Jaguar’s XJ220 appeared to have it all: a beautiful aluminum body, buyers queuing up with cash in hand, a 200-mph top speed. How then was it reduced to a fender-banging embarrassment in cable-TV exhibition races? And why did Jaguar end up suing some XJ220 customers?
It all started well enough, the concept XJ220 garnering raves at its 1988 unveiling. Conceived as a road car capable of racing in the Group B series that generated the Porsche 959 and Ferrari F40, the XJ220 had a 520-hp V-12, all-wheel drive, four-wheel steering, and bold jack-knife doors. By December 1990, Jaguar had set a price of $536,000 and quickly collected 1500 deposits of $92,500 each; it returned all but 350 -- the number of XJ220s it planned to build. Group B dried up, but the XJ220 survived in what Jaguar believed was a more marketable form.
The production XJ220 completed in June 1992 was a two-seat mid-engine coupe visually similar to the original. But it had a 542-hp 3.5-liter twin-turbo V-6, rear-wheel drive, and conventional steering and doors. It was quiet, comfortable, and very fast; even if it didn’t reach the 220-mph target that was the basis of its name, it confidently exceeded 210.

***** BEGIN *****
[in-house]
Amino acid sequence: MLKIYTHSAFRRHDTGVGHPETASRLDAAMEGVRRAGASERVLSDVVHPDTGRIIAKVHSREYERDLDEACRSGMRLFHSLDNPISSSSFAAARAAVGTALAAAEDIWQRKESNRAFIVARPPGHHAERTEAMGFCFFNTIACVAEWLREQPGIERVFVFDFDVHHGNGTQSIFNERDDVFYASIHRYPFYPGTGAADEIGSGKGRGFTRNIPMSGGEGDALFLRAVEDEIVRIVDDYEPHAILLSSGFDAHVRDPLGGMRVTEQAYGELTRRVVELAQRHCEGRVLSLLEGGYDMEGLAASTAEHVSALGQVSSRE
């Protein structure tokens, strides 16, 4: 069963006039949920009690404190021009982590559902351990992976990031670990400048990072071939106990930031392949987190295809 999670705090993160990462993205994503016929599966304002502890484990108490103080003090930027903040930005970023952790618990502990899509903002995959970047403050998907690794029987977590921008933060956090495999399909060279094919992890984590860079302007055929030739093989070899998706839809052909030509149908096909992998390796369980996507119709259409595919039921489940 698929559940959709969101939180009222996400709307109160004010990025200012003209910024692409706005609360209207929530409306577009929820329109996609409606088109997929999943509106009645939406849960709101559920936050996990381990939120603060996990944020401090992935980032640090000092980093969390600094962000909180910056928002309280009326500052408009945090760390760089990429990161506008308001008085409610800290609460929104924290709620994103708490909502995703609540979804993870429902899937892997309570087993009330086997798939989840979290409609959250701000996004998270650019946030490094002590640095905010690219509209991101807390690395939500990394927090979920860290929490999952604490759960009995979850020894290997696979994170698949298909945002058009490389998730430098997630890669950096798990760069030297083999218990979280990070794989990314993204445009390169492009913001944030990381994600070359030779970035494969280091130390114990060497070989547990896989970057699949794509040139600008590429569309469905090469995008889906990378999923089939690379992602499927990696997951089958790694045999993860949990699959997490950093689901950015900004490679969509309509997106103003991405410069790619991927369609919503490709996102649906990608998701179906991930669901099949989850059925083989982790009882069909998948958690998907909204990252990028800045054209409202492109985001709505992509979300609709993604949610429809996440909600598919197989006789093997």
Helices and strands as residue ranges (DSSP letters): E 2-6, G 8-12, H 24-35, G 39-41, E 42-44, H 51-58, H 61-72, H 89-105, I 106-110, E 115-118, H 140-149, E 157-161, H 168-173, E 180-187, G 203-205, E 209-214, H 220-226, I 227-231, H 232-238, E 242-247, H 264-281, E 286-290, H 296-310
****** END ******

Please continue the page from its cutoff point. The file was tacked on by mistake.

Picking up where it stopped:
But it wasn’t the V-12 techno-wonder that had been promised, and in a faltering supercar market, Jaguar could unload fewer than 170 of the 265 XJ220s it eventually built. Scores of original depositors who refused to take delivery were sued for not honoring their contracts.
To promote the car, Jaguar and the ESPN sports network cooked up Fast Masters, in which retired race drivers ran XJ220s at tiny Indianapolis Raceway Park. The long-legged exotics were out of their element. AutoWeek’s Denise McCluggage likened it to “racing thoroughbreds around the dining room table.” Much lovely aluminum was rearranged. On the open road, the XJ220 delivered. It was others who broke their promises.